Lessons from USC's spring

Here are 10 things we learned from USC spring ball:

1. Depth issues can strike quickly: Welcome to the reality of USC football for the near future. With a reduced roster, it's easier to get caught short at certain positions if injuries start to hit. We saw it this spring with some of the offensive skill positions, and it stands to reason that those situations will pop up from time to time over the next few years.

2. Marqise Lee is ready to take it to the next level: It's no secret that Lee exploded onto the scene last season as a freshman, but it was still impressive to see where he has taken his game as he heads into his sophomore year. If you ask those who attended spring practices, it would be a pretty good consensus that Lee was the top player on the field. That's a strong statement considering the level of talent on this team.

3. The Trojans have solid leadership: From Matt Barkley to T.J. McDonald to Nickell Robey, Khaled Holmes and Robert Woods, this team has a nucleus of veterans who should provide terrific leadership for a team looking to block out the hype of the upcoming season. On top of that, the coaching staff is solid in their roles, as evidenced by the smooth transition of three new assistants this spring.

4. The future of the USC quarterback position is in good hands: The competition for the No. 2 quarterback job between Max Wittek and Cody Kessler was not decided during spring. The good news is that it had nothing to do with the players failing to step up. Instead it was the fact that both players performed at a high enough level to stay in the race. The Trojans also learned who they will add to the competition next spring as Max Browne gave a verbal commit and will enroll early. Jesse Scroggins cost himself precious ground by not being available for the vast majority of spring.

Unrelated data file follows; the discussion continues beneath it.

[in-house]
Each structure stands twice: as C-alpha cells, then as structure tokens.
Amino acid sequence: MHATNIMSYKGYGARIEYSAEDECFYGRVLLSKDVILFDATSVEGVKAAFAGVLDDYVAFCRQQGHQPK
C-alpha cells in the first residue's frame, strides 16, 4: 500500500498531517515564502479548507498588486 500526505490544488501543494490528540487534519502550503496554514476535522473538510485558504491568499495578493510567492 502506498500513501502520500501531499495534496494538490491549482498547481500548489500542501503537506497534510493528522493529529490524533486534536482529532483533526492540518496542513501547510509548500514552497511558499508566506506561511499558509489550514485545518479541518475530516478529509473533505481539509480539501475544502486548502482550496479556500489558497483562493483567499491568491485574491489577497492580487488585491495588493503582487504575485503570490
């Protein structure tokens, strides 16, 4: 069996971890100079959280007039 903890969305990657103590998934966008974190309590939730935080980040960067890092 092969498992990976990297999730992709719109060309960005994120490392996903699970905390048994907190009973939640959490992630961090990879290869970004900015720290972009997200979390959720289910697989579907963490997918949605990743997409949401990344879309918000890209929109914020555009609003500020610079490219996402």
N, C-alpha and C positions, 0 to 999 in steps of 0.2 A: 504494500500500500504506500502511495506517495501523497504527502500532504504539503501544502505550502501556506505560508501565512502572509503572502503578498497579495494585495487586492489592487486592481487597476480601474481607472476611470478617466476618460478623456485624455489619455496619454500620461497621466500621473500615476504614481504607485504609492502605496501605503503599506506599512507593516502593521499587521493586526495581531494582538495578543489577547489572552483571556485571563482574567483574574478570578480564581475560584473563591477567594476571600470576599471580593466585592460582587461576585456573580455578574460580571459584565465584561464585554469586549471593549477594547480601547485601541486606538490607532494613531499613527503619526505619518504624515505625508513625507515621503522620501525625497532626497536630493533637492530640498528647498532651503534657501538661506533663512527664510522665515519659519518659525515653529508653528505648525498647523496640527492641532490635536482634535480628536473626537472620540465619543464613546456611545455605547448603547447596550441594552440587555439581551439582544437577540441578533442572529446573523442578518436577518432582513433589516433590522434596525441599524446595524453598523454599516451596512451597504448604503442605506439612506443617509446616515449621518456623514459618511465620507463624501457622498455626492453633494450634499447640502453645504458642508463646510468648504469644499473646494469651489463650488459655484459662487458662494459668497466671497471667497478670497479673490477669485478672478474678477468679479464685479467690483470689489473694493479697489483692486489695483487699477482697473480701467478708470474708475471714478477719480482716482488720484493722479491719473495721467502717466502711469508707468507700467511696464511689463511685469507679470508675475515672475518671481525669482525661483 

5. The status of a nose tackle starter has yet to be decided: This will be the most important position to settle once fall camp rolls around. The Trojans simply need to be strong up the middle of the defense if they hope to make this a championship season. J.R. Tavai has the upper hand to be the starter but needs to add bulk. Antwaun Woods offers a bigger option, and he came a long way this offseason to even put himself in the competition. Woods was definitely one of the more pleasant surprises of spring. Cody Temple even showed well before he got hurt. This is a group with potential, it just needs to translate into a dependable group by the time the season rolls around.

6. Tre Madden is a unique talent: It speaks to the impact that Madden made in his two weeks at tailback when you hear Lane Kiffin speak about how much it hurt to lose him for the year with a knee injury. Kiffin has long wanted a power back as part of his offense, and he also isn't afraid to use some form of direct-snap wildcat plays. Madden showed that he had the potential to fill both roles, and there was a genuine buzz about what he was doing, it was also that much of a thud to suddenly lose him for the season.

7. The pass rush should be solid: There are concerns about the interior of the defensive line but there are no such worries about the end spots with seniors Wes Horton and Devon Kennard. These two are mature veterans who could end up forming a dominant pass rush duo. Nothing would make Ed Orgeron happier than to have a 1-2 punch where each can accumulate double-digit sacks.

8. Soma Vainuku is ready for a starting role: One of the big holes in the starting lineup coming into spring was at fullback after the departure of the versatile Rhett Ellison. Vainuku spent last year as a redshirt learning from Ellison and running backs coach Kennedy Polamalu -- a former USC fullback himself -- and those teachings paid off as Vainuku had a real solid spring developing his blocking, running and receiving.

9. The coaches want to give Aundrey Walker every chance at LT: It was supposed to be a competition between Kevin Graf and Walker, but after a while it became pretty clear that the coaches wanted to see about making it work with Walker. Instead of alternating the players, as was planned, Graf was at LT for the first three practices and Walker was there for the remainder of spring. Kiffin admitted that Walker struggled at times in his play, but he also added that he was intrigued by the physical combination that Walker and LG Marcus Martin could provide.

10. This team is capable of big things: At the end of the day, you need talented players to win football games, and the Trojans have them. We don't know how the 2012 season is going to turn out, if the Trojans are going to make a run at the national title or if Matt Barkley is going to win the Heisman. But we will say this -- it's possible. All things are possible with this team. We've seen championship teams at USC in recent years, and this team has a similar look and feel.